It is vital that labour movement bodies, particularly those involved in communications, try to maintain up-to-date knowledge of comint methods if they are to guard against having sensitive material read. Sometimes such knowledge can provide easy remedies for some threats to information security. To take just a simple example: Most people are aware that an unscreened computer monitor will interfere with a radio placed near it. What they probably dont know though is that equipment exists that can detect such interference and use it to reconstruct the contents of a computer screen from up to 100 metres away. It is widely available to intelligence agencies. Just one small sheet of aluminium baking foil can shield the offending monitor and stop this particular security leak.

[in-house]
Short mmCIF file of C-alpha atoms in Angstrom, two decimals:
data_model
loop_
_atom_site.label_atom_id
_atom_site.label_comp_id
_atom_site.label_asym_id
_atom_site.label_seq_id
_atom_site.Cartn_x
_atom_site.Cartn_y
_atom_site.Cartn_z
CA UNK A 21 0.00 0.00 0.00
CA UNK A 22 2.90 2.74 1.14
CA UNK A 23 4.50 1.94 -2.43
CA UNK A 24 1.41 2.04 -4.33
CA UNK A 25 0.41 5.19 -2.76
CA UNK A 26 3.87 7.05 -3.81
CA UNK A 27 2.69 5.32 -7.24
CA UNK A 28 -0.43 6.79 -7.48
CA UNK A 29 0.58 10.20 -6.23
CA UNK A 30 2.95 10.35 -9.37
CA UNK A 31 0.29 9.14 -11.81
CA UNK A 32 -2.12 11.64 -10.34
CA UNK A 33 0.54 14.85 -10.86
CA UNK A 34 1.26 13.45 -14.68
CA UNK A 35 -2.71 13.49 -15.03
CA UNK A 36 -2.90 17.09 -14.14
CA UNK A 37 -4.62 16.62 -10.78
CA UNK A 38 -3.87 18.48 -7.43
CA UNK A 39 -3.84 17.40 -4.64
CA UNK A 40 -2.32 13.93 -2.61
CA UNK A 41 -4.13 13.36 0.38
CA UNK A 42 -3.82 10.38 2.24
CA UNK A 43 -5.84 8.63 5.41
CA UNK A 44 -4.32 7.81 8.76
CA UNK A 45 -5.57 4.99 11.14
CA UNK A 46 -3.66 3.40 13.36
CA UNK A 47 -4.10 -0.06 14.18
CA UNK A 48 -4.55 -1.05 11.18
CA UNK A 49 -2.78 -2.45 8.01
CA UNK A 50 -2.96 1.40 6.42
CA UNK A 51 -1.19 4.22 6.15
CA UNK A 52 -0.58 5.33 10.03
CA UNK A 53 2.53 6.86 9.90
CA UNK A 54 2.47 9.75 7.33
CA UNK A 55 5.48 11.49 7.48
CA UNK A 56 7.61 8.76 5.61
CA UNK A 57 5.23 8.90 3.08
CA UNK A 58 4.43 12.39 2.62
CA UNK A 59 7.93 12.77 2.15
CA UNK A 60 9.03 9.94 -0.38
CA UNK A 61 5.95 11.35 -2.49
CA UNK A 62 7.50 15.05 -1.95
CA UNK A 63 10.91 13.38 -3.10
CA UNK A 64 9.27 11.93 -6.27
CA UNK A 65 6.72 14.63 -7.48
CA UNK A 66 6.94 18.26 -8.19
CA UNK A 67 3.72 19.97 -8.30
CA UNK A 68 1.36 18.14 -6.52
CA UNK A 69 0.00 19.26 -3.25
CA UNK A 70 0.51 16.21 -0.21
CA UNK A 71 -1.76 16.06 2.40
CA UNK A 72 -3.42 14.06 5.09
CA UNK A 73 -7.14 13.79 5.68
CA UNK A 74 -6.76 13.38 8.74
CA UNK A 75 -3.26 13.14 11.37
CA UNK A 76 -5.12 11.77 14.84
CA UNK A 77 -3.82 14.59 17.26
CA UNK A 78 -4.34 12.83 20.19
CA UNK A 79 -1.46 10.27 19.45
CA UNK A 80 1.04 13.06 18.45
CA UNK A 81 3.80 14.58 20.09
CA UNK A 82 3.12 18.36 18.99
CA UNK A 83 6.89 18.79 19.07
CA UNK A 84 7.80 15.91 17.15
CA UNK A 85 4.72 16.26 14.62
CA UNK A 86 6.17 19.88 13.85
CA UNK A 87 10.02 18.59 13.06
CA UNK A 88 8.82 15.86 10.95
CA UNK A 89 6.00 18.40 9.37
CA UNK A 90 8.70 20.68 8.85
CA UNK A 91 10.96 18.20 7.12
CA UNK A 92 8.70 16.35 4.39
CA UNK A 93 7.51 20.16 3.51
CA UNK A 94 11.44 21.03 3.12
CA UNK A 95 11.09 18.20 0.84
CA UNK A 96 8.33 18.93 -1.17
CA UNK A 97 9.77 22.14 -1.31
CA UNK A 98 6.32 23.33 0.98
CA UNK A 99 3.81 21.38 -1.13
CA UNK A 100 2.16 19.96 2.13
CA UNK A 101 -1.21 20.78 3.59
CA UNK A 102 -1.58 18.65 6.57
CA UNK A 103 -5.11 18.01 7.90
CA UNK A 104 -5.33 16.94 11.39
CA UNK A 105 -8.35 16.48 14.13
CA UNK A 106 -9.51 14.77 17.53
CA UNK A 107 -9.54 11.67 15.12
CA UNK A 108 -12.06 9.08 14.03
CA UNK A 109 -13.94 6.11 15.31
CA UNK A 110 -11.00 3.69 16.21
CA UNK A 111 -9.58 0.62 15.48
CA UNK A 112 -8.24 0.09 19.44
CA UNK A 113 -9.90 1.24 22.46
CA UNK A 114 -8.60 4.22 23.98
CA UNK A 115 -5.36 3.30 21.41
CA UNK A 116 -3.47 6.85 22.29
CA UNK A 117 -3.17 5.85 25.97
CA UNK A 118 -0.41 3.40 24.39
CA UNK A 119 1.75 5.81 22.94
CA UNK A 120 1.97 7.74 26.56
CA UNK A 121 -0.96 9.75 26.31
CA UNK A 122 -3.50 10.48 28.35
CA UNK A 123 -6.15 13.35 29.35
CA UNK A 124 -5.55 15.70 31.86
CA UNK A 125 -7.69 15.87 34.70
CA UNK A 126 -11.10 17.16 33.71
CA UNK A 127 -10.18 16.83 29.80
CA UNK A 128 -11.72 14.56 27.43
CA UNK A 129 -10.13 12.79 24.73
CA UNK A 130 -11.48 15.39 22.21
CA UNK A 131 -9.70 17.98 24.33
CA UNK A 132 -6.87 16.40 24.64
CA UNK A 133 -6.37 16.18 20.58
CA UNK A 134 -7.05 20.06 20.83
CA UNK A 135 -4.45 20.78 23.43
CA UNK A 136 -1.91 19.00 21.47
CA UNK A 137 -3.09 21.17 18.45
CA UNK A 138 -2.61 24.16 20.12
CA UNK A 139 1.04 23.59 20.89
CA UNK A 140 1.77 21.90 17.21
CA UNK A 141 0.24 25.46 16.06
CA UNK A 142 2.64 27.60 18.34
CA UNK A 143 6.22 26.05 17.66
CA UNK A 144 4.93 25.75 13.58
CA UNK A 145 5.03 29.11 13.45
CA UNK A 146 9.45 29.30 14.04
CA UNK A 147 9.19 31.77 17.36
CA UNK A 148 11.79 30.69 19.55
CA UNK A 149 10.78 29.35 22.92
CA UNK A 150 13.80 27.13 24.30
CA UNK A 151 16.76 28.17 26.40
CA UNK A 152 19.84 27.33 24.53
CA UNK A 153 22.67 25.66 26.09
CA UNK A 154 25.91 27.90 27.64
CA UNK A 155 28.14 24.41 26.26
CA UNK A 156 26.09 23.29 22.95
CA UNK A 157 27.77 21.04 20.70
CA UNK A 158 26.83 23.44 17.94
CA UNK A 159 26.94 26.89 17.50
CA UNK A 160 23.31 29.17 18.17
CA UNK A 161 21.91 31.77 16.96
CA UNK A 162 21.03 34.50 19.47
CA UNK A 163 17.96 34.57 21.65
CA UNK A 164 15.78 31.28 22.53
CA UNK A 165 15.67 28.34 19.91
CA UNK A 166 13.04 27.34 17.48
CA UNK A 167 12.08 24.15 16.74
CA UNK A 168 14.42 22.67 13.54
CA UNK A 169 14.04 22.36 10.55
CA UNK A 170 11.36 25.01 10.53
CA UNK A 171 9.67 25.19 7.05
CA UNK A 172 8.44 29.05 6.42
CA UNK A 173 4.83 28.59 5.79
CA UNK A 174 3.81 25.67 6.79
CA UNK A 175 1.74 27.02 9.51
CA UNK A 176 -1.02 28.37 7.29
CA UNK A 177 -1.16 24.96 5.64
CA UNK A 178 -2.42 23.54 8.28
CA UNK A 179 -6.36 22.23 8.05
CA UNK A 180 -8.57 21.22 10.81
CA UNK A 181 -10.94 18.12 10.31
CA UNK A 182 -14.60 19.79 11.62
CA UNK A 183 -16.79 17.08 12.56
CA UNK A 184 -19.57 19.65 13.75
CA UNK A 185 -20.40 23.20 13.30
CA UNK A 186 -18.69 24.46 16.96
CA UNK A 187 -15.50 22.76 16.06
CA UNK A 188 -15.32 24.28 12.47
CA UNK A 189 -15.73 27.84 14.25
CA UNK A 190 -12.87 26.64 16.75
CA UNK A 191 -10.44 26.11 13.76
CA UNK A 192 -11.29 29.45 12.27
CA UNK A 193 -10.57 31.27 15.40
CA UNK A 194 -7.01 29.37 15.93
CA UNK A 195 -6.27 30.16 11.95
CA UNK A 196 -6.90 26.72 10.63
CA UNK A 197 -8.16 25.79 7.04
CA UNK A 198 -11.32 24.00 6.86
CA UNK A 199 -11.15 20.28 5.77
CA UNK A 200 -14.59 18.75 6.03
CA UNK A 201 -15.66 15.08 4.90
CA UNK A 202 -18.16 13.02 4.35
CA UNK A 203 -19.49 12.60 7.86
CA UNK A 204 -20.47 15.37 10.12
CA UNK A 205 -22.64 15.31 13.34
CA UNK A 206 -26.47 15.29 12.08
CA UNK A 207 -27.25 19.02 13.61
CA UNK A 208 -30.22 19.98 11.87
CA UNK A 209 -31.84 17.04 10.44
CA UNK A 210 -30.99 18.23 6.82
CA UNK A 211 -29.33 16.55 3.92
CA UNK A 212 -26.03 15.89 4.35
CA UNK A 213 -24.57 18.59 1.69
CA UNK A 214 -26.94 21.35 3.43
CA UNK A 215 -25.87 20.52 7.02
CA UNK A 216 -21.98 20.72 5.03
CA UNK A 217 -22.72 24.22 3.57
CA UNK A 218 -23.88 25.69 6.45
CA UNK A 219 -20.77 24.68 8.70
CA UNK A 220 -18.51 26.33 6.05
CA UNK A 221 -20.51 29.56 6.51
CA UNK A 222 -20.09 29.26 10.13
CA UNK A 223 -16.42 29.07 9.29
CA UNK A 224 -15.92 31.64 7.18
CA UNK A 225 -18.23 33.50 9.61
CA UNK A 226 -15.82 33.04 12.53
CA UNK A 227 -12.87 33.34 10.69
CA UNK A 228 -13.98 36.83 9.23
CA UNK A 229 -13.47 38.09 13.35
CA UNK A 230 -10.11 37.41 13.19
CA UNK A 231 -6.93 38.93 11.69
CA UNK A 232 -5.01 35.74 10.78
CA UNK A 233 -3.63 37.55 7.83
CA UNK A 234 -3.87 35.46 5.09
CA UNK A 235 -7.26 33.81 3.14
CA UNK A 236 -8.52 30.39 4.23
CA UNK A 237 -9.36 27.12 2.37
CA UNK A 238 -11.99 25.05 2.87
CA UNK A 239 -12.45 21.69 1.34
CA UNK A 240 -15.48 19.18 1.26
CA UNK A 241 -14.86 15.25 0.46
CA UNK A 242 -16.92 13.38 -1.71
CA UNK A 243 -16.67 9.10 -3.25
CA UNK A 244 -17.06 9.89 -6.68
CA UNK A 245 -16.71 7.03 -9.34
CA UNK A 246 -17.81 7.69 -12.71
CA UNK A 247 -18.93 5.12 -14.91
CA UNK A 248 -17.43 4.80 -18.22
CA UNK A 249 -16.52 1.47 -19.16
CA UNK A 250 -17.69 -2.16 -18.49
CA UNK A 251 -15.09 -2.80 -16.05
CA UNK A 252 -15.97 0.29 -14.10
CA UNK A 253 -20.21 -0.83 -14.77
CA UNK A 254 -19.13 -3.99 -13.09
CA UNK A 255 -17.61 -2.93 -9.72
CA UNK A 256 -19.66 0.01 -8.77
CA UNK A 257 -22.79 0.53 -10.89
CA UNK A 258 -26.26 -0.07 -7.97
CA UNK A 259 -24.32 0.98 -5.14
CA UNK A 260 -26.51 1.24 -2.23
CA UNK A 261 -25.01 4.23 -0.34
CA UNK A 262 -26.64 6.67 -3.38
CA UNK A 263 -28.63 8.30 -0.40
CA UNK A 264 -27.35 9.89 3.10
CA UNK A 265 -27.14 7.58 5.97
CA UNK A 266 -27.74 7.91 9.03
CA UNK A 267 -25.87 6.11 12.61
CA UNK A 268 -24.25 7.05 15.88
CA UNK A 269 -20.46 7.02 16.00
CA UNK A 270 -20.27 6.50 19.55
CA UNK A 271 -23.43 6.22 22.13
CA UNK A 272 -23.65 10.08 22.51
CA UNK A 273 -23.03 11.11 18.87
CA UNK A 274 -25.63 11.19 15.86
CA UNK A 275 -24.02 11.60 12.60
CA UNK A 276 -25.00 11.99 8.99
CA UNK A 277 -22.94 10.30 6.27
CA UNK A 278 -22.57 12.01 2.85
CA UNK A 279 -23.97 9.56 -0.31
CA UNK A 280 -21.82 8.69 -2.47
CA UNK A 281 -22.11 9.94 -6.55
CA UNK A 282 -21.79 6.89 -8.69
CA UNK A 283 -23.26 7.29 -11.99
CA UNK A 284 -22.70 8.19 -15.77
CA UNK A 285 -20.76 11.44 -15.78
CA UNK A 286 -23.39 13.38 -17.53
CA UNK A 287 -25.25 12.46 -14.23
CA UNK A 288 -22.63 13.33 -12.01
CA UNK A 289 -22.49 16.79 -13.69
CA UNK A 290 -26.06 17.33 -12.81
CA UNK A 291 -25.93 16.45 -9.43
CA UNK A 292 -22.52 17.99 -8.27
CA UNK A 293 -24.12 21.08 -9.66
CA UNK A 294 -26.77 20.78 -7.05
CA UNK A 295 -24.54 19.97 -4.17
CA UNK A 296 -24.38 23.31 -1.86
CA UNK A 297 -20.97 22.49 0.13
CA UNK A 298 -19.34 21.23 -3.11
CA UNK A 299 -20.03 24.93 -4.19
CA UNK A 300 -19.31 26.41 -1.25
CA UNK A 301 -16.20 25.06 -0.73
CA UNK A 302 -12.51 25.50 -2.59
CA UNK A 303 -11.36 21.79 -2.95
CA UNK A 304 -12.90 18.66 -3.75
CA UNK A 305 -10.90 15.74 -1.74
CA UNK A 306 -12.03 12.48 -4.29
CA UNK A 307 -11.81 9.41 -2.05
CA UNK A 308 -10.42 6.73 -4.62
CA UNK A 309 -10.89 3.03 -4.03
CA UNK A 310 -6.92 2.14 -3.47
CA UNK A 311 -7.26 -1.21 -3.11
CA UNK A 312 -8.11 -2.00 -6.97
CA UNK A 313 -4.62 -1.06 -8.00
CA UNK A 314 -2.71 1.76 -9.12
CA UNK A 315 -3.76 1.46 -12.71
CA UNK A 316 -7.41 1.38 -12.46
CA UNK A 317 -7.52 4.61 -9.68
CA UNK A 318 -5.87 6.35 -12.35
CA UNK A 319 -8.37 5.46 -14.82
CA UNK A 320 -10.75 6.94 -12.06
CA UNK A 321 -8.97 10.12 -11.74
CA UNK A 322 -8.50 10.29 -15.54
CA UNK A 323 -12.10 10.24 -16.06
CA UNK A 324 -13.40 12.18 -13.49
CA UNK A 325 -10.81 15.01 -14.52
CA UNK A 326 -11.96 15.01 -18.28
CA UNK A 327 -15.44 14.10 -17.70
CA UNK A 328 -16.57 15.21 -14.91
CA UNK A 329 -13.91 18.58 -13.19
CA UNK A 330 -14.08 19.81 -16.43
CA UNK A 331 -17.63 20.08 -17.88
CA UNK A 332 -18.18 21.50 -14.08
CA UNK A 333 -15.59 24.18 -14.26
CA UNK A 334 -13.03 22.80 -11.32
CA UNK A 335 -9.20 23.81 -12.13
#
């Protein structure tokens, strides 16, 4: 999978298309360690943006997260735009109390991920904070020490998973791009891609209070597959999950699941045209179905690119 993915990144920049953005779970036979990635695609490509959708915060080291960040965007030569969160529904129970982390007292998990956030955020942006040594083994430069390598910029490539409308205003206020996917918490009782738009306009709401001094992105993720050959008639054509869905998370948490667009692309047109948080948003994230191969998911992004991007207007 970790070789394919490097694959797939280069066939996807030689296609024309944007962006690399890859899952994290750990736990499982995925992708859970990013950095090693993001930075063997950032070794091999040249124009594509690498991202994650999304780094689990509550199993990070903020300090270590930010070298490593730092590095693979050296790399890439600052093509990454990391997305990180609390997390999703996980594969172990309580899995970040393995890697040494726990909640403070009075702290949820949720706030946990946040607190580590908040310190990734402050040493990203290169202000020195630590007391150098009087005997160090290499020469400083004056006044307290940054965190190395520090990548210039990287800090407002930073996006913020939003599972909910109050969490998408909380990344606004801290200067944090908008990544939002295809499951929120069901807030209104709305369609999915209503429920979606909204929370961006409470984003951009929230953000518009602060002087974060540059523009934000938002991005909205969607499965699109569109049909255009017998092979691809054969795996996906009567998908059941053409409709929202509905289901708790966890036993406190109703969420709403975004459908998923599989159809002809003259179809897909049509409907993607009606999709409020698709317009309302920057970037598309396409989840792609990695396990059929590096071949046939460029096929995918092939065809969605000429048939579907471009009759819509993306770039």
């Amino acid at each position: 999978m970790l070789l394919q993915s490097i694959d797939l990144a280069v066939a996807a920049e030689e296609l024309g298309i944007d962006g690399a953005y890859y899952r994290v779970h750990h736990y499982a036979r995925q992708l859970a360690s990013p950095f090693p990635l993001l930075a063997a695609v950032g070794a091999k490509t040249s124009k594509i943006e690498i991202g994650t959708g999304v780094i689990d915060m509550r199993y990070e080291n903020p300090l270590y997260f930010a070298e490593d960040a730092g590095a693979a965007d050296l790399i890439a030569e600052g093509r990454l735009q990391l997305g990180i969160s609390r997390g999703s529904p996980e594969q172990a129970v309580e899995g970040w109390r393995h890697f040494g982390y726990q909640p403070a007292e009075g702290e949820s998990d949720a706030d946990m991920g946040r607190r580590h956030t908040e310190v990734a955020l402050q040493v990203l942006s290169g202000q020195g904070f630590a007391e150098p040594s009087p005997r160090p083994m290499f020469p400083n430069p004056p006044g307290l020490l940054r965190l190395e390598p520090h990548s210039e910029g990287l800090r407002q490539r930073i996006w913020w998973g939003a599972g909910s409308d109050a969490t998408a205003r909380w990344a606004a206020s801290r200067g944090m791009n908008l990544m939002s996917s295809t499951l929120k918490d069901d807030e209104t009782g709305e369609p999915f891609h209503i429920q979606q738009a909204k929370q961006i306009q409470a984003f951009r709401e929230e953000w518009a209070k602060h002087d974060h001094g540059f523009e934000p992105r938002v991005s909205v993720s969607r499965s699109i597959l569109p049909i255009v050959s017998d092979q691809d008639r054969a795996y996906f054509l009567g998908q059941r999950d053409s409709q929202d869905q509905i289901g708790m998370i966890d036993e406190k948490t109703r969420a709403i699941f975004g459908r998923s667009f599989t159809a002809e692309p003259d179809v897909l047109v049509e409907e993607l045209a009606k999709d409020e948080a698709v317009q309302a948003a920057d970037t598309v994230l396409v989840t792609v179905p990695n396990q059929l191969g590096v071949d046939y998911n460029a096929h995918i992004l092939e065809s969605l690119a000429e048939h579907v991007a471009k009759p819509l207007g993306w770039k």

Whilst it is important not to become paranoid about security, it should be taken very seriously. We need to develop our own labour movement specialists to advise on these questions, drawing upon the knowledge of experts around the world who are worried about the use of surveillance by governments and business. Some of the key people involved in developing new communications technology see their work as having a tremendous potential for democratising society. They are concerned that those acting against civil liberties are undermining this. For instance, Tim Berners-Lee, the inventor of the World Wide Web, told a British Internet magazine:

"Personally, I feel that the arguments for a fundamental human right for two people to have a private conversation even at a distance outweigh the very serious fears of it being used by criminals and terrorists. When constitutions were drawn up, the right to have private conversations wasnt included because it was so darn obvious that you could just go in a cornfield and have one. Its a much better basis for society than having to have a third party listen in."*2)

*2) {{Internet Magazine. June 1998.}}